I cut snowflakes according to a traditional Polish craft, which has the snowflakes pentagonal (actually, decagonal, if you want to get really technical about it). I am aware that nature makes her snowflakes hexagonally. I do not care. I make superior paper snowflakes:
Sadly, my garland-draping skills are not likewise superior. They were supposed to hang down from that ribbon. Not one of my more successful efforts. A girlfriend wisely suggested that I hang them from the ribbon with ornament hooks, and I am definitely going to get around to that. I also decorated the other side of the room:
After I made the three mini wreaths for the stove hood, I had a bit of garland left over, so I made a wreath for the tea and coffee cupboard. I also put a wee nativity I bought in college on a crystal cake stand with some pine branches for the prep table:
I think it's sweet. I tried to go with a "use what you have" philosophy. I'm not claiming that I didn't buy anything (the materials for the stove hood wreaths cost about $10, for example, and I bought a strand of plain white lights, four plain fake-pine wreaths, fabric for stockings, a tree, a package of peacock feathers, and some batteries). But I spent very little on decorations, and the vast majority of what I used was either snipped from nature, dug out of my Christmas decoration boxes, or things in the china cabinet that I should be using more anyway. So, for the last wall of the kitchen:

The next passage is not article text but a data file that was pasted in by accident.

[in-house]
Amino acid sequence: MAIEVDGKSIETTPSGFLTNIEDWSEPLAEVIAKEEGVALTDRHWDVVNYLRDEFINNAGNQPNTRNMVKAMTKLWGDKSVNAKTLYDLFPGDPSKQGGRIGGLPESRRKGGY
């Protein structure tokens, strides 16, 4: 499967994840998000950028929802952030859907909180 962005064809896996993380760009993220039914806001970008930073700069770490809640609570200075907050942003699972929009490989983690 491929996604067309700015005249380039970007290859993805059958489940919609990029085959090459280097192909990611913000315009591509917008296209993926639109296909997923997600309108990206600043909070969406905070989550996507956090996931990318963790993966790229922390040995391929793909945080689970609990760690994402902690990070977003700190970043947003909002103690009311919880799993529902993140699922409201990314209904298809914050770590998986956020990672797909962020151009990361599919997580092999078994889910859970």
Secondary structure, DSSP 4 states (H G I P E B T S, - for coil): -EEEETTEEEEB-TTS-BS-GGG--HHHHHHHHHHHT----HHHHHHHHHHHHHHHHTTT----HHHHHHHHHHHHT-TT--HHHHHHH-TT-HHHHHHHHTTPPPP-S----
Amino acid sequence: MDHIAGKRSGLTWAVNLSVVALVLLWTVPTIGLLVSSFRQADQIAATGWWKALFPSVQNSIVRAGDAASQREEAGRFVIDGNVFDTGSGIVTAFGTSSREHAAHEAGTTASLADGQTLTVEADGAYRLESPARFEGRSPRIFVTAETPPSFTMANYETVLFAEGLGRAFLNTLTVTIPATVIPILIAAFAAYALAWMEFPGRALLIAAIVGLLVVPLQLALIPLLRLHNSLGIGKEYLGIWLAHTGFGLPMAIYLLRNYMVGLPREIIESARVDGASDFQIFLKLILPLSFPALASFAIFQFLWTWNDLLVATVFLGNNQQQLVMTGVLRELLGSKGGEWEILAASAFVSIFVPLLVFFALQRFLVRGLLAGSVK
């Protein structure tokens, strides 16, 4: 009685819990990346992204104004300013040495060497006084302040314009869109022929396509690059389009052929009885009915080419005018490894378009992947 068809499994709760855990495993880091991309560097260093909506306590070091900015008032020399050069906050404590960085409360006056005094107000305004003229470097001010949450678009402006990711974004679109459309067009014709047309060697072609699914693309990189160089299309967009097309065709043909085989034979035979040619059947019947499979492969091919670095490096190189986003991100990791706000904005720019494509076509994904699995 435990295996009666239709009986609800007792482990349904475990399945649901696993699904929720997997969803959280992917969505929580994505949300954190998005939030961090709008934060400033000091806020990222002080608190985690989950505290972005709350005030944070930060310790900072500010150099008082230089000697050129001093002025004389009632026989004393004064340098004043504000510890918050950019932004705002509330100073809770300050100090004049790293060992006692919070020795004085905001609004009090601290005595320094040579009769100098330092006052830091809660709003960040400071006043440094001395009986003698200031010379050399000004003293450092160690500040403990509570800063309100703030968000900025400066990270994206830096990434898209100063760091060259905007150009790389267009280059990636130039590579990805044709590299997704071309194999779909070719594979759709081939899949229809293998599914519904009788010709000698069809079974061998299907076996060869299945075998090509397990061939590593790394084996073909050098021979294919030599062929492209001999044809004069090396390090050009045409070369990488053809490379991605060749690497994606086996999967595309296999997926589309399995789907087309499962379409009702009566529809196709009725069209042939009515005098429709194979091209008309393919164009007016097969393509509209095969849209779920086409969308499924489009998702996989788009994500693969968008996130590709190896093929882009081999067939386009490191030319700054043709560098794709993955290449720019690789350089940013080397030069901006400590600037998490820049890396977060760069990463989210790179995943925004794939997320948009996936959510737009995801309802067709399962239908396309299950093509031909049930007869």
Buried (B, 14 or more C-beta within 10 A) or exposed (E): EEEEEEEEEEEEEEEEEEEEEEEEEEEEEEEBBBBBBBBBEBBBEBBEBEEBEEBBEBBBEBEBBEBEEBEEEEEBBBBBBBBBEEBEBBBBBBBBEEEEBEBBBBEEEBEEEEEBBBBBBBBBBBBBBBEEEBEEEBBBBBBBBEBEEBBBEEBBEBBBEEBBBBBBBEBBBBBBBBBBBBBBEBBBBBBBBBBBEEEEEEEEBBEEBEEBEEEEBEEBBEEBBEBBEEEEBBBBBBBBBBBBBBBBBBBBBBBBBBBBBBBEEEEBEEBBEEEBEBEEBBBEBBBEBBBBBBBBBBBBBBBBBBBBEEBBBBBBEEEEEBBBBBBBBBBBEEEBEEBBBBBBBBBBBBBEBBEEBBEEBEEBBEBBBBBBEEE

The branches eventually flopped over and started depositing needles into food that was being inserted in or removed from the microwave. I considered this a festive garnish. We all need more fiber in our diets. And, as I think the photo of my snowflake garland indicates, the kitchen looks out onto the enclosed porch:
I happen to have cheap red and green fleece blankets already, so I just popped those over the bench on the porch. And I picked up a galvanized bin at a thrift store and filled it with the wood for our fire pit and scooted that underneath the bench. I also put (what I thought was) a cute little vignette on the porch table:
The white cloth is one of many vintage family linens that's the wrong size for my dining table. The red runner (a darker red than this picture shows) is a pashmina. I put some collected pine cones and scraps of tinsel in a crystal vase, popped red and white candles in a silver-plate candelabra I got at a thrift store, and filled crystal wine glasses with Hershey's kisses. The glasses were raided when my sister arrived and made peanut butter blossoms or whatever they're called. I ate the last one today, by the way. At the far right edge of that picture, you can see the open door to the powder room. The powder room that I'm always going on about: